October 6, 2010 [LINK / comment]

Photo gallery extreme makeover

In terms of weather, September 2010 was one of the best months I can remember. Day after day, we had clear blue skies, just perfect for taking photos. (If my bicycle were in working order, that is, if I were motivated to maintain it properly, I would have ridden quite a few miles.) In any case, I took advantage of the ideal conditions while I was out watching birds to capture the scenic beauty of this area on my digital camera. The results of my efforts can now be seen at the brand-new Autumn 2010 photo gallery. For now it mostly contains photos of downtown Staunton, but there will be others of fall foliage in the weeks to come. I would say my favorite photo on that page is the camera Blackfriars Playhouse, home of the renowned American Shakespeare Theater. My second favorite would probably be camera McCormick's Mill, during an Augusta Bird Club field trip in mid-September.

But that's not all! Also I belatedly added three photos to the Summer 2010 photo gallery, including a rather spectacular camera Swoope view, showing Great North Mountain and railroad tracks heading off into the distance.

As part of the ongoing comprehensive reformatting of this Web site, a project that is several months underway and far from finished (!), the navigational system on the main Photo Gallery page has been radically simplified. There are now five categories, and clicking on any of those titles opens a drop-down menu (denoted by the hand point down icon) containing either links to particular photo gallery pages, or else a set of links to lower-level drop-down menus, in a hierarchical scheme. Click once to reveal the drop-down menu, and click a second time to hide it again. Some of the title-links trigger a change in the montage, as a preview of what that photo gallery page (or group of pages) contains. It's a much cleaner and more efficient system, and will hopefully make it easier for visitors to find the photos they want to see. There is also a new, improved general photo montage. The view of Machu Picchu from above (which was taken in 2004) is the same as before, but all the other photos are from 2010.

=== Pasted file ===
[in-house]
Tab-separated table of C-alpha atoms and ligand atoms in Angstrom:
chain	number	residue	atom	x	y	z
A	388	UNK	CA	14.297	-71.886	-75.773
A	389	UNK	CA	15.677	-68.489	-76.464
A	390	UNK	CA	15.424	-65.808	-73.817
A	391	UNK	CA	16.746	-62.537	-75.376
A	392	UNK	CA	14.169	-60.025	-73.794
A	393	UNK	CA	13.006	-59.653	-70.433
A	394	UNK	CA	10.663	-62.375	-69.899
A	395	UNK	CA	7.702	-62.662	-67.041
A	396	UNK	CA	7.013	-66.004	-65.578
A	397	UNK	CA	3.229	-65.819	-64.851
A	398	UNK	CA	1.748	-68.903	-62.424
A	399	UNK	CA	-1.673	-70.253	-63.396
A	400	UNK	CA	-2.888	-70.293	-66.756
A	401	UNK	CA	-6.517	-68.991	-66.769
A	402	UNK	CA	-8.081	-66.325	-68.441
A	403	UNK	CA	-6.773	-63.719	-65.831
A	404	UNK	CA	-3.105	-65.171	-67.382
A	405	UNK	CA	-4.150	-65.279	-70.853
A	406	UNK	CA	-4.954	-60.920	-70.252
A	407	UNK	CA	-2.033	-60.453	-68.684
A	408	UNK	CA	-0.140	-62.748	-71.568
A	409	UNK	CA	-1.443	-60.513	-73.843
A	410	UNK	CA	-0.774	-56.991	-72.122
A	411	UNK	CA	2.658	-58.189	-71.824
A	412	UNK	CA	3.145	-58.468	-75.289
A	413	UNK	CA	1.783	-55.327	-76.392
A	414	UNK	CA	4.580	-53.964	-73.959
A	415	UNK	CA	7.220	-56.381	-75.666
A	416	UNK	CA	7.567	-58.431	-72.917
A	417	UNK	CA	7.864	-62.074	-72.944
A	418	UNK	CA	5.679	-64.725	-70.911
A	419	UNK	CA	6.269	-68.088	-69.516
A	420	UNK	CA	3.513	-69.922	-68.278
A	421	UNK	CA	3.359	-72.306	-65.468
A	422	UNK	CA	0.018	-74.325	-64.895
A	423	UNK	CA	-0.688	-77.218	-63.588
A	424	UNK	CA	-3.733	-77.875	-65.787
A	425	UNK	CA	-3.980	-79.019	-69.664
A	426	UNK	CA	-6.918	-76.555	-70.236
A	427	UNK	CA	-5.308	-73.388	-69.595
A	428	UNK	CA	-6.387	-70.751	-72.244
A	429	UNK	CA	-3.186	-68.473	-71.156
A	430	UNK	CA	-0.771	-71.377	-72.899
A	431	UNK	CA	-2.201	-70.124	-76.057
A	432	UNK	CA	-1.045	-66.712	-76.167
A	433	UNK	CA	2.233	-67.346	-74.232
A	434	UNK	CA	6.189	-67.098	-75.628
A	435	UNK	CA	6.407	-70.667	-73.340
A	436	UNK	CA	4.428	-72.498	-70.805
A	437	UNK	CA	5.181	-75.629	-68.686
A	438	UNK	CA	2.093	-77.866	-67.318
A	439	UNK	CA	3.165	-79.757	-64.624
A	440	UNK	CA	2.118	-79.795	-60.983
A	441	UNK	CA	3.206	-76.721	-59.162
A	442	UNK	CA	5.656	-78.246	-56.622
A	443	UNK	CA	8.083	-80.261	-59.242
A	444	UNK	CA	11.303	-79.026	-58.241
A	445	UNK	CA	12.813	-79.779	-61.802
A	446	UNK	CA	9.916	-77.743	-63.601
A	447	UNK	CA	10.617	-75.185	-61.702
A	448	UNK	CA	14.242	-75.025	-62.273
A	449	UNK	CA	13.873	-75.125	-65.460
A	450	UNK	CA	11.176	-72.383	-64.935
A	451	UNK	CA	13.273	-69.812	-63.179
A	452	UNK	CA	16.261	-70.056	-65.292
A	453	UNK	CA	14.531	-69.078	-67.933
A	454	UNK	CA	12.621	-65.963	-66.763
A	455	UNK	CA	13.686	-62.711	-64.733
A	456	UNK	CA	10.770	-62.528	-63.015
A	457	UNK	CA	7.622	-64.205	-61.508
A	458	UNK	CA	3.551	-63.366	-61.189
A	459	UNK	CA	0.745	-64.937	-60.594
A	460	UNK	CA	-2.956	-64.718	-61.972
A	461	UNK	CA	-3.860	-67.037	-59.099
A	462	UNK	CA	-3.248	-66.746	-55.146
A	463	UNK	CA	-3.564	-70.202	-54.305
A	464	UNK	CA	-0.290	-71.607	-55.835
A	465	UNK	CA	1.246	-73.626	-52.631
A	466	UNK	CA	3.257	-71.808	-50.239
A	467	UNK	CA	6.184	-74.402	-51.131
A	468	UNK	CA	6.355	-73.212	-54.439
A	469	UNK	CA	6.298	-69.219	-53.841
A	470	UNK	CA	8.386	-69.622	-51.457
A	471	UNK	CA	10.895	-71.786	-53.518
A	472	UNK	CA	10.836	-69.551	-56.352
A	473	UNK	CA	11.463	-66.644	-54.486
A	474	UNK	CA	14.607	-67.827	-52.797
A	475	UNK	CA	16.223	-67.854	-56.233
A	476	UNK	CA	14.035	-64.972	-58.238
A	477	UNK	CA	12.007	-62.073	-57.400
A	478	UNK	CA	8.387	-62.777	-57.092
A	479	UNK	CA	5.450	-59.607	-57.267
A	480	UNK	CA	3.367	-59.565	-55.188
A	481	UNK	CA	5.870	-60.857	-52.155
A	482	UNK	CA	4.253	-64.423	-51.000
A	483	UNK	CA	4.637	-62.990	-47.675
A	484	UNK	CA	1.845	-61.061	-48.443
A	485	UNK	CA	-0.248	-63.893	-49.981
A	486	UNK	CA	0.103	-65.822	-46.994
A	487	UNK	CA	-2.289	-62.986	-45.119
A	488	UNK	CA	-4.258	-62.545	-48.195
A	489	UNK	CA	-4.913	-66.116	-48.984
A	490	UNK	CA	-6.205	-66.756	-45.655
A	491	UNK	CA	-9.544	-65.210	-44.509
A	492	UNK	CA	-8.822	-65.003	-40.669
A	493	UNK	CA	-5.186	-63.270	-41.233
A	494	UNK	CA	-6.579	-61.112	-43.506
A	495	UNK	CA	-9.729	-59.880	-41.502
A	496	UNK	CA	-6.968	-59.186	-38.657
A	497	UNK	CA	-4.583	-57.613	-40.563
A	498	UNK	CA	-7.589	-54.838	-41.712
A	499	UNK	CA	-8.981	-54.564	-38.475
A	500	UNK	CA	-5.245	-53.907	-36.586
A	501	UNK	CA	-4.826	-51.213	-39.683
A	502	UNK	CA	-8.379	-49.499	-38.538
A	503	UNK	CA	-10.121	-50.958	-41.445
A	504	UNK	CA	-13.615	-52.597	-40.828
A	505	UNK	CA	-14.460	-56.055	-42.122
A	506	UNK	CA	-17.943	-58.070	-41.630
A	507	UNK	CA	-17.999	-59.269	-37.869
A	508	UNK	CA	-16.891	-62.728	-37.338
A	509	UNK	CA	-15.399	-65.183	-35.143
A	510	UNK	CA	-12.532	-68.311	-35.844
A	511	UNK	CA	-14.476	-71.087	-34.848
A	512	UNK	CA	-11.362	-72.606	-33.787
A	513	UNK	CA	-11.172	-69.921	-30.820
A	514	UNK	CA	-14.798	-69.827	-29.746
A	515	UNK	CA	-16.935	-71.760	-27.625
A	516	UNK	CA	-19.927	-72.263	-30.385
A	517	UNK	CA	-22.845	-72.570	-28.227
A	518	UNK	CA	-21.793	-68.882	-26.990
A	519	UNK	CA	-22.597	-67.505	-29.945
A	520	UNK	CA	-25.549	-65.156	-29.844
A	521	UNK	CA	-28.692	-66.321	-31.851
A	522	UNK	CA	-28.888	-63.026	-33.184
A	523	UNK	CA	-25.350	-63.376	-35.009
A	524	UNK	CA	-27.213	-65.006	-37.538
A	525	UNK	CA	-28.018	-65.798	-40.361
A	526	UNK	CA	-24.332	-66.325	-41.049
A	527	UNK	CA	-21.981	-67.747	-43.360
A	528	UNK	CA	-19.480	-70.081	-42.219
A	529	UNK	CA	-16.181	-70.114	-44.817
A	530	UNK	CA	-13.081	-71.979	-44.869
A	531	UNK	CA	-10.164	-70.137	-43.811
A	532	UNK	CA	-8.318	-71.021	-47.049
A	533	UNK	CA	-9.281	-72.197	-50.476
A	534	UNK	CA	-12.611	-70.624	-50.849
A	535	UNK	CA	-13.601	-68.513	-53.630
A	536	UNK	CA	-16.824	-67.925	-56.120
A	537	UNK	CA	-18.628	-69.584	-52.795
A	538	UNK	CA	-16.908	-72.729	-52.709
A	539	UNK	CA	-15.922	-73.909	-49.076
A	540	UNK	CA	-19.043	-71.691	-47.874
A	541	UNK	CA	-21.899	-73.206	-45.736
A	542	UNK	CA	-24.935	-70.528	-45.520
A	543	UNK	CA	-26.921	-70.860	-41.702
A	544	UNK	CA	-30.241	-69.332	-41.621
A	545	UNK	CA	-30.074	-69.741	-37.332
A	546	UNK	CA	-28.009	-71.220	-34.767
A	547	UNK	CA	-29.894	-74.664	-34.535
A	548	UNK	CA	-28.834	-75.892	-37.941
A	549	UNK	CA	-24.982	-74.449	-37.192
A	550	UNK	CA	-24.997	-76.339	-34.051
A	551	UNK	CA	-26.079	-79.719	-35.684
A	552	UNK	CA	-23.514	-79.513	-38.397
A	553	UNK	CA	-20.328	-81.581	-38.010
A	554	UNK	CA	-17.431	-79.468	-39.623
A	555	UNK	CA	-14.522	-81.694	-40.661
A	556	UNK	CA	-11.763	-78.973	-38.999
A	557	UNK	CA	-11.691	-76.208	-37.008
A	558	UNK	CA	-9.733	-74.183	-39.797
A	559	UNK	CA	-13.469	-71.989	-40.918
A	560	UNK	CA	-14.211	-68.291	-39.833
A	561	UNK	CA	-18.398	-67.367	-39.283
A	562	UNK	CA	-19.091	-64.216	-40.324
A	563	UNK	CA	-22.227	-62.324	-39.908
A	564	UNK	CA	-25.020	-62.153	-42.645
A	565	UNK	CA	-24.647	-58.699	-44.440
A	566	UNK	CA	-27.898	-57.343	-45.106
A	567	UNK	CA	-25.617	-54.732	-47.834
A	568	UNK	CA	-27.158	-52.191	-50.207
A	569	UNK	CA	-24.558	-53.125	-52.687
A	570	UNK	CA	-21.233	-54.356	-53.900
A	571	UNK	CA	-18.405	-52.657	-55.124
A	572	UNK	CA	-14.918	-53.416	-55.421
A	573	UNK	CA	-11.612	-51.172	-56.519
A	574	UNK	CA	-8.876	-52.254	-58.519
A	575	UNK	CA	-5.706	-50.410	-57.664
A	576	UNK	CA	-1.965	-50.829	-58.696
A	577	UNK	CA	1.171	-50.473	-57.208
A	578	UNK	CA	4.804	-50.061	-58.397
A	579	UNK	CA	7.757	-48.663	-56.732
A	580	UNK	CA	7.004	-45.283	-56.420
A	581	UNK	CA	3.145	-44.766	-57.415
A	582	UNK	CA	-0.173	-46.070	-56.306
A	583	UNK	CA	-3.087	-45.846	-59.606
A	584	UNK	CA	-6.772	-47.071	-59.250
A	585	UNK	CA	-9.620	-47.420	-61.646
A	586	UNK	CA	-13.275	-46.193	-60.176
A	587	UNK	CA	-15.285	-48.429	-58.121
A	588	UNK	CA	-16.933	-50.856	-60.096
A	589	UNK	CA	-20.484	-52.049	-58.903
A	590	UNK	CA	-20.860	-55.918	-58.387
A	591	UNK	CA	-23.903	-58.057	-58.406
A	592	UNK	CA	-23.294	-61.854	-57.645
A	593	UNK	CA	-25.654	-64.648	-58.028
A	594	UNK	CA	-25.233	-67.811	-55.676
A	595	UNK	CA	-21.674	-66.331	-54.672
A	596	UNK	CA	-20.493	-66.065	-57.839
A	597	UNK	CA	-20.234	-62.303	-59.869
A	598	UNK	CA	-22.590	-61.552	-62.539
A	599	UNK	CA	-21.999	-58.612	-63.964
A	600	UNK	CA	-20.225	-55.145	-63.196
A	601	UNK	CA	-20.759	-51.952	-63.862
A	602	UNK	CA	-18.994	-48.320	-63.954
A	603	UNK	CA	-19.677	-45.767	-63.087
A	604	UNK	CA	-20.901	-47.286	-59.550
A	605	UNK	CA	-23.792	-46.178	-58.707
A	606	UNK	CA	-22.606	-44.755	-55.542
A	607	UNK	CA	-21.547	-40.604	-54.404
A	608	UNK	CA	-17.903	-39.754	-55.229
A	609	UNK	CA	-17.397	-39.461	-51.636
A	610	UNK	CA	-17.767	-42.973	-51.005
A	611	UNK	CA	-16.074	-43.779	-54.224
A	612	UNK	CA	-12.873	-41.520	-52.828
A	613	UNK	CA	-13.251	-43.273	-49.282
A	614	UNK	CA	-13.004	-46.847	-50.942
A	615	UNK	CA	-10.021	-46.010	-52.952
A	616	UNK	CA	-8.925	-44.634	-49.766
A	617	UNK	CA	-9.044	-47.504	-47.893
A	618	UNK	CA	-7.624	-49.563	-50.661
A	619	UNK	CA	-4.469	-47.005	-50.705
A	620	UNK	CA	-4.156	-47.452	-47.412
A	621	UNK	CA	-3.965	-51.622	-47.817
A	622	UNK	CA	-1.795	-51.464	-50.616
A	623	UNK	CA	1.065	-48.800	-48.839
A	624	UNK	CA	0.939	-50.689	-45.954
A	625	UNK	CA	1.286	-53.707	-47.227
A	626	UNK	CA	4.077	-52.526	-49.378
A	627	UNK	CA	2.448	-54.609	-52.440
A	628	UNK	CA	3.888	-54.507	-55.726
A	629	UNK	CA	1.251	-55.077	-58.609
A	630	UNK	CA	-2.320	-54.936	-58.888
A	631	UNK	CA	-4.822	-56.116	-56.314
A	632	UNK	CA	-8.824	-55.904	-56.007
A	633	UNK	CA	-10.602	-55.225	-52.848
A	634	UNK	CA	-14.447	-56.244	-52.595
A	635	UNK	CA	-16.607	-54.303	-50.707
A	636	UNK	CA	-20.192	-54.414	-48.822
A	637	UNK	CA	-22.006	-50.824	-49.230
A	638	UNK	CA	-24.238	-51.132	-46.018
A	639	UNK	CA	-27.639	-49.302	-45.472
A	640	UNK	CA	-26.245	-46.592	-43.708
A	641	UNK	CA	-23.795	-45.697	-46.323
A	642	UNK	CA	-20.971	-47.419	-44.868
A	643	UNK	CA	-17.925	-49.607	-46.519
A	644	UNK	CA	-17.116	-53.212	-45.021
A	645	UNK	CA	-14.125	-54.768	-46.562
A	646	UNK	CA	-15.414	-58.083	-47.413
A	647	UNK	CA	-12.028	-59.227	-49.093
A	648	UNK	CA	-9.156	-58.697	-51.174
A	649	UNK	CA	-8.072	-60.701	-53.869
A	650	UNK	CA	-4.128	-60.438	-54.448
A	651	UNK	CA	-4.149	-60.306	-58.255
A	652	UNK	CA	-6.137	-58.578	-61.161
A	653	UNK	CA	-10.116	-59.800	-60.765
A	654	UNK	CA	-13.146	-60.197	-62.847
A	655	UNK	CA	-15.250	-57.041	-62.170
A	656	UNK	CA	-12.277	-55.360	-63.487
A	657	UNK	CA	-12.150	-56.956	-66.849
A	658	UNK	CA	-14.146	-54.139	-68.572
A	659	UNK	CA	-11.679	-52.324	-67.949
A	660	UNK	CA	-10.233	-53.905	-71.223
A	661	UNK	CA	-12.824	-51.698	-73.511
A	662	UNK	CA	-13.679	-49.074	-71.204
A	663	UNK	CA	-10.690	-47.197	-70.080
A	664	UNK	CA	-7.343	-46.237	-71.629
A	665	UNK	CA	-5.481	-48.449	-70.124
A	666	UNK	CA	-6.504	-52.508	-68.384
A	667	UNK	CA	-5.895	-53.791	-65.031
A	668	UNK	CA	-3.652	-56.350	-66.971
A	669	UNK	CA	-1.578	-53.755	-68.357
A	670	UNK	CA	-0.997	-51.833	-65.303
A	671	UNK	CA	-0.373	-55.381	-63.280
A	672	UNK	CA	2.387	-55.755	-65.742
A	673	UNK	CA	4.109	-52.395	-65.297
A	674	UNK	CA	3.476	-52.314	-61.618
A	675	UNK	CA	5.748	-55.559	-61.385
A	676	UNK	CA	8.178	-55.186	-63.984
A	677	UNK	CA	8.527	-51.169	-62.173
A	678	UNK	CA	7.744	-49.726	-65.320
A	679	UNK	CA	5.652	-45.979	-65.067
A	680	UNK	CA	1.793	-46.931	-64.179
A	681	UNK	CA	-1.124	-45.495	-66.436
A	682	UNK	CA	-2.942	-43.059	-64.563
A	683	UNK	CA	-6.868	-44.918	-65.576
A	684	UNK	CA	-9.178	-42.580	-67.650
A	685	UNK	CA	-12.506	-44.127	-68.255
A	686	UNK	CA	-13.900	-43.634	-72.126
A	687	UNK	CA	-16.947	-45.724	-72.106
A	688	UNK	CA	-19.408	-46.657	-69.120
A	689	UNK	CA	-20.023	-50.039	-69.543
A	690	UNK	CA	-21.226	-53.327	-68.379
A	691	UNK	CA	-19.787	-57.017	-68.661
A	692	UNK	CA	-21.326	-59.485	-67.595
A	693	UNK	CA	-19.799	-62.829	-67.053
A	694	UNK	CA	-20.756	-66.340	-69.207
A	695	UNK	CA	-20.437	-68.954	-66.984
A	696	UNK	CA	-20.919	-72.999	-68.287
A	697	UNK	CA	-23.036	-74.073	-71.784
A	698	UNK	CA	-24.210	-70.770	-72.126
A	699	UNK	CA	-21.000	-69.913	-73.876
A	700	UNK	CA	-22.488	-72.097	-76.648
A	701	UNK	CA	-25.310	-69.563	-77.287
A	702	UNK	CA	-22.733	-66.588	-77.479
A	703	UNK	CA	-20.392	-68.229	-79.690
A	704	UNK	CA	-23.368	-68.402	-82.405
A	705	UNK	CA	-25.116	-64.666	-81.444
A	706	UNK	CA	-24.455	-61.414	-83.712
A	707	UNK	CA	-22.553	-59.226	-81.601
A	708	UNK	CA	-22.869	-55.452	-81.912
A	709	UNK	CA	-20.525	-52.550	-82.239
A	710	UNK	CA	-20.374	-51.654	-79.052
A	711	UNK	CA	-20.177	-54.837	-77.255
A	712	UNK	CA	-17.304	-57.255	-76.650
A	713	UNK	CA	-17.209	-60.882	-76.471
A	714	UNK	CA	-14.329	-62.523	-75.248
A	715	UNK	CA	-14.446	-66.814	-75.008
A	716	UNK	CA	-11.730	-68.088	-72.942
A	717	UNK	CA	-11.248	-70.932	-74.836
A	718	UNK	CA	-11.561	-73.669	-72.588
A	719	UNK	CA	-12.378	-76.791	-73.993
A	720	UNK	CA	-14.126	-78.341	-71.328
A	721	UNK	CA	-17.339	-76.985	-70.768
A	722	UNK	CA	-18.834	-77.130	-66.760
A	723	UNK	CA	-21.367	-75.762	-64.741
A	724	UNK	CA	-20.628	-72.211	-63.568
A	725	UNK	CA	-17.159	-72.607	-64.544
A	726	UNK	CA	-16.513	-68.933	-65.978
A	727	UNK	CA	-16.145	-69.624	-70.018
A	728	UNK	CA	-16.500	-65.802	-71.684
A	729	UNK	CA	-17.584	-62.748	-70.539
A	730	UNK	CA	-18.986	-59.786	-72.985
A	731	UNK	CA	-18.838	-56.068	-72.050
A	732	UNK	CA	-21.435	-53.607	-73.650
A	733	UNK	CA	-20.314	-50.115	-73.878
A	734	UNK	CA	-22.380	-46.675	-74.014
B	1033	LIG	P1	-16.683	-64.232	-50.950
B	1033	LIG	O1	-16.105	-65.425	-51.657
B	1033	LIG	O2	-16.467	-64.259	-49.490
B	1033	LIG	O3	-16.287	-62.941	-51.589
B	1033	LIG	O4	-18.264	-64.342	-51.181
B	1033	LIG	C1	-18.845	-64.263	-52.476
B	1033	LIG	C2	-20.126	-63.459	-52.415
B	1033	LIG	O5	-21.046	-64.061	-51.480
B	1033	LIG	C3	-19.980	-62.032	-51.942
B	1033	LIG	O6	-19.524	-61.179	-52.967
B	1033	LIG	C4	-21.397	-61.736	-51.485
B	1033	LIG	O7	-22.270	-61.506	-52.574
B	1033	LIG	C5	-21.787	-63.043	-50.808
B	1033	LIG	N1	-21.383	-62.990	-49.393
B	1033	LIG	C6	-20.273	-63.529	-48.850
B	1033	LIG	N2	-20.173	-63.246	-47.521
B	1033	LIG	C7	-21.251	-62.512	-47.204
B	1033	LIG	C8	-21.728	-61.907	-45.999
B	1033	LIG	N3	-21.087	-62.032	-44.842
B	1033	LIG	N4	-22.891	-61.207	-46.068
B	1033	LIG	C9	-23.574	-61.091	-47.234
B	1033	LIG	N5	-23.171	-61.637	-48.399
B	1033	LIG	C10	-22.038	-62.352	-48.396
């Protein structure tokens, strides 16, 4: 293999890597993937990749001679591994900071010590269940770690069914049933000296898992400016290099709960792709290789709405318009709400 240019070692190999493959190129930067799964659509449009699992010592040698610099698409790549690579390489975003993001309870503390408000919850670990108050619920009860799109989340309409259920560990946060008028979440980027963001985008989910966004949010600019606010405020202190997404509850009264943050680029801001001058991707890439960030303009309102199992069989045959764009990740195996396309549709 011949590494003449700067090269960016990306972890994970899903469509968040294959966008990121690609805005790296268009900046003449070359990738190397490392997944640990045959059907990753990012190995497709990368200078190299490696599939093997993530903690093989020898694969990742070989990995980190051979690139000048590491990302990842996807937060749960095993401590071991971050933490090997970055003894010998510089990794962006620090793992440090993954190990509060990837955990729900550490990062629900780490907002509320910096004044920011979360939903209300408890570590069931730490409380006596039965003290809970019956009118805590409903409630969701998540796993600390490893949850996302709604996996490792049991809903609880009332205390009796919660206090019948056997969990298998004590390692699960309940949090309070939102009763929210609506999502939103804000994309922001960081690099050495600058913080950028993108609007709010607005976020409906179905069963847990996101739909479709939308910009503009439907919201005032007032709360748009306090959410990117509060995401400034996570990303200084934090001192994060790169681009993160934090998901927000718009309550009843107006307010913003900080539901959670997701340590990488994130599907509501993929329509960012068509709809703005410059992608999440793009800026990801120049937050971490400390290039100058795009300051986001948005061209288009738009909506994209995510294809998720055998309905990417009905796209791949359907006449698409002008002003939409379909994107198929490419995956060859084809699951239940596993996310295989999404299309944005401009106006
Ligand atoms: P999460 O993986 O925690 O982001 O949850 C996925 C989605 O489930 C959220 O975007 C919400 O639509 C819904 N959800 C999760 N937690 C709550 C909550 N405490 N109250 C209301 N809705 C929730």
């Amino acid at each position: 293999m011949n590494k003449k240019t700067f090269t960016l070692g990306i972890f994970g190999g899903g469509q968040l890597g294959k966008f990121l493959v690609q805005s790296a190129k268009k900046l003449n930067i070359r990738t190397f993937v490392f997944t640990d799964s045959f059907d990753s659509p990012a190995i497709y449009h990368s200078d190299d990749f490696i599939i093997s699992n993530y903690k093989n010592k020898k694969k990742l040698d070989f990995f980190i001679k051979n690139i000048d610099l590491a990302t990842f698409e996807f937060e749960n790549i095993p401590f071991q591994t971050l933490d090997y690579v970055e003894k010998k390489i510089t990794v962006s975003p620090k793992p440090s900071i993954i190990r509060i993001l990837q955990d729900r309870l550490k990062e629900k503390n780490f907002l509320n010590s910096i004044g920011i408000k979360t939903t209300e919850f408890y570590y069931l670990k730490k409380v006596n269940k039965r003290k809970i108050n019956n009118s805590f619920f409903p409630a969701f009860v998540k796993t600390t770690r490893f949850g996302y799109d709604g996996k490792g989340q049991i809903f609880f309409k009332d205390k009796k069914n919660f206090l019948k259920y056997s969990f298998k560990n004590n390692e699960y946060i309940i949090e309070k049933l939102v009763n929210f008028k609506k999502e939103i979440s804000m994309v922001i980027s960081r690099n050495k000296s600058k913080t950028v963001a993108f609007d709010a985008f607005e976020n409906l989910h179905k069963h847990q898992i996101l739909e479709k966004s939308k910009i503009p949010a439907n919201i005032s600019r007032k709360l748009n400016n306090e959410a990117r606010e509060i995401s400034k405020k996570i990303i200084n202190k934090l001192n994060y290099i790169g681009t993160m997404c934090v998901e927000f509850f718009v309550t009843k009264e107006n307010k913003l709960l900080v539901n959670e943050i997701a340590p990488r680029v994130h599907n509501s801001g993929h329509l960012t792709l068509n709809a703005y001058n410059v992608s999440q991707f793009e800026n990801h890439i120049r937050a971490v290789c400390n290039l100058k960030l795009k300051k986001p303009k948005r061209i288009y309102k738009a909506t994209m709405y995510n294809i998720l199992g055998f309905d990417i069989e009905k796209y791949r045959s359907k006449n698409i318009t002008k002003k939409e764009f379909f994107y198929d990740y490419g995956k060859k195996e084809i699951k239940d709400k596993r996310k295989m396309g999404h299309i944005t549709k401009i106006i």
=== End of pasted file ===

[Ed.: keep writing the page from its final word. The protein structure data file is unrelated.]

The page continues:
Photo montage

Clockwise, from top left: Amanita Umbonata mushroom, Machu Picchu, country road in South Dakota, Scarlet Tanager, and Tiger Swallowtail butterfly (dark morph female).

Butterfly photos

Over the past couple years I have become increasingly interested in butterflies, and this time of year one can see dozens of bright orange Monarchs flying south almost every day. I recently bought a beginner's field guide to help me identify some of the ones I've been seeing, many of which are on the Butterflies (and Moths*) photos page.

Butterfly montage

Clockwise, from top left: Tiger Swallowtail, Mourning Cloak, Spicebush Swallowtail, Monarch, Rocky Mountain Parnassian, Great Spangled Fritillary, and in center, Orange Sulfur.